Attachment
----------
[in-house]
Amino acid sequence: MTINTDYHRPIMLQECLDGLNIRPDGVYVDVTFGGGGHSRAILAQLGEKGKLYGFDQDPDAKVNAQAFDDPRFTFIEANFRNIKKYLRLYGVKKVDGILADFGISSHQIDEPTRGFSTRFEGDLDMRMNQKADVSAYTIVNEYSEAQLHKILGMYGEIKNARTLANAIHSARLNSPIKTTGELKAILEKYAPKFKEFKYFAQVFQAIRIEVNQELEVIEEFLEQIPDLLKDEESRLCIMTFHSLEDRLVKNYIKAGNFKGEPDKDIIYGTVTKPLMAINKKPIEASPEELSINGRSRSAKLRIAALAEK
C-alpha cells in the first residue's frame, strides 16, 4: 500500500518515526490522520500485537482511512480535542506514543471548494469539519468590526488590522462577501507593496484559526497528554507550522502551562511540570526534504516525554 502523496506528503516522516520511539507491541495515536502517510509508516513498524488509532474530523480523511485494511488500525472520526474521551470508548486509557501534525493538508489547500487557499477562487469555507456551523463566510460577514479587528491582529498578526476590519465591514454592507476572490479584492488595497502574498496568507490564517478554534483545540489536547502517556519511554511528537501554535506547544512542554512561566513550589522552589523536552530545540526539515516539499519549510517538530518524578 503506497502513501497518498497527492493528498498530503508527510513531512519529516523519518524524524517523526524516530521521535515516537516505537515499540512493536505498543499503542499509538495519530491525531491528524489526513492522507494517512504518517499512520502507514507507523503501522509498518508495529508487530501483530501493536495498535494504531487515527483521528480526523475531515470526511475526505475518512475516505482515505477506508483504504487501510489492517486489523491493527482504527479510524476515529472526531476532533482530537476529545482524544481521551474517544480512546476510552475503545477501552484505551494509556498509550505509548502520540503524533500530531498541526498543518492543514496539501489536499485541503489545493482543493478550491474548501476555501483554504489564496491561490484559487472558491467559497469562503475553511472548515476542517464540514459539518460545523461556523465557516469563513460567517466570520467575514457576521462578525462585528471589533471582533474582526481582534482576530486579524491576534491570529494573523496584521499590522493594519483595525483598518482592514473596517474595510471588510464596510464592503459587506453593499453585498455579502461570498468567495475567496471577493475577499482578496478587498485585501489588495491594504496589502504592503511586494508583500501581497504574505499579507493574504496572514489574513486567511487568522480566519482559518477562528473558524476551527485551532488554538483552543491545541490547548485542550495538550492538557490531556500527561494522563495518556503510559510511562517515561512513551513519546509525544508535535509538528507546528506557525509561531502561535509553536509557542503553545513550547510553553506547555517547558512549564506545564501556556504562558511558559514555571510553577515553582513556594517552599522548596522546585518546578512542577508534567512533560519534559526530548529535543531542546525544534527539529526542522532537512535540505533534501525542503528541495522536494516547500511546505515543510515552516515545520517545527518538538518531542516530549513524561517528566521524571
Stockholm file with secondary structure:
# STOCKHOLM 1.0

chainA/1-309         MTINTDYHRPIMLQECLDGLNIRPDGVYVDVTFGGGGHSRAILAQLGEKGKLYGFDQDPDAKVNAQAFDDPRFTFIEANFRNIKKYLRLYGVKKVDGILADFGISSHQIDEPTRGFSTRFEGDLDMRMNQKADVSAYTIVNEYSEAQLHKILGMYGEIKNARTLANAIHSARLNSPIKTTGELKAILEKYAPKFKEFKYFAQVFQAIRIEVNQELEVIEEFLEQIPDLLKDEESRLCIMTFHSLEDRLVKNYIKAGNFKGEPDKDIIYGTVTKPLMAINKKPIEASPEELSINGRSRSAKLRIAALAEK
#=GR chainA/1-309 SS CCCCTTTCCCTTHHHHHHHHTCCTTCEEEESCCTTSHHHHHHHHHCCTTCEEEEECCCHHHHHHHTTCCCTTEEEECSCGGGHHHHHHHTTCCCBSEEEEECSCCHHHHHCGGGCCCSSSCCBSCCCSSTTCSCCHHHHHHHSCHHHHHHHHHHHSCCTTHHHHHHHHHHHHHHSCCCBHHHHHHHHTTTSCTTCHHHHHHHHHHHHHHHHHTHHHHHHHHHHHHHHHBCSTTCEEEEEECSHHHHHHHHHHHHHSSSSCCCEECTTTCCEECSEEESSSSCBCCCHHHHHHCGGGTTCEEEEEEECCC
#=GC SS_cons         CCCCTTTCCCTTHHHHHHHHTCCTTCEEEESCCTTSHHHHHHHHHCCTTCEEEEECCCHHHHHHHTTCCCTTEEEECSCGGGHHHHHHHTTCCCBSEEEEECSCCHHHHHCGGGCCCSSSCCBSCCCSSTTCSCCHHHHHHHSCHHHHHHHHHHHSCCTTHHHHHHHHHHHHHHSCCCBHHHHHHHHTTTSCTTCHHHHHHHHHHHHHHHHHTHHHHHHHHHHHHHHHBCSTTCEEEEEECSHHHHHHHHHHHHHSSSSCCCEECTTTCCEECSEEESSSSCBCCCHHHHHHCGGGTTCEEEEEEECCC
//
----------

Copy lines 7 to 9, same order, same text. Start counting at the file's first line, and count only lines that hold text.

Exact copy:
#=GR chainA/1-309 SS CCCCTTTCCCTTHHHHHHHHTCCTTCEEEESCCTTSHHHHHHHHHCCTTCEEEEECCCHHHHHHHTTCCCTTEEEECSCGGGHHHHHHHTTCCCBSEEEEECSCCHHHHHCGGGCCCSSSCCBSCCCSSTTCSCCHHHHHHHSCHHHHHHHHHHHSCCTTHHHHHHHHHHHHHHSCCCBHHHHHHHHTTTSCTTCHHHHHHHHHHHHHHHHHTHHHHHHHHHHHHHHHBCSTTCEEEEEECSHHHHHHHHHHHHHSSSSCCCEECTTTCCEECSEEESSSSCBCCCHHHHHHCGGGTTCEEEEEEECCC
#=GC SS_cons         CCCCTTTCCCTTHHHHHHHHTCCTTCEEEESCCTTSHHHHHHHHHCCTTCEEEEECCCHHHHHHHTTCCCTTEEEECSCGGGHHHHHHHTTCCCBSEEEEECSCCHHHHHCGGGCCCSSSCCBSCCCSSTTCSCCHHHHHHHSCHHHHHHHHHHHSCCTTHHHHHHHHHHHHHHSCCCBHHHHHHHHTTTSCTTCHHHHHHHHHHHHHHHHHTHHHHHHHHHHHHHHHBCSTTCEEEEEECSHHHHHHHHHHHHHSSSSCCCEECTTTCCEECSEEESSSSCBCCCHHHHHHCGGGTTCEEEEEEECCC
//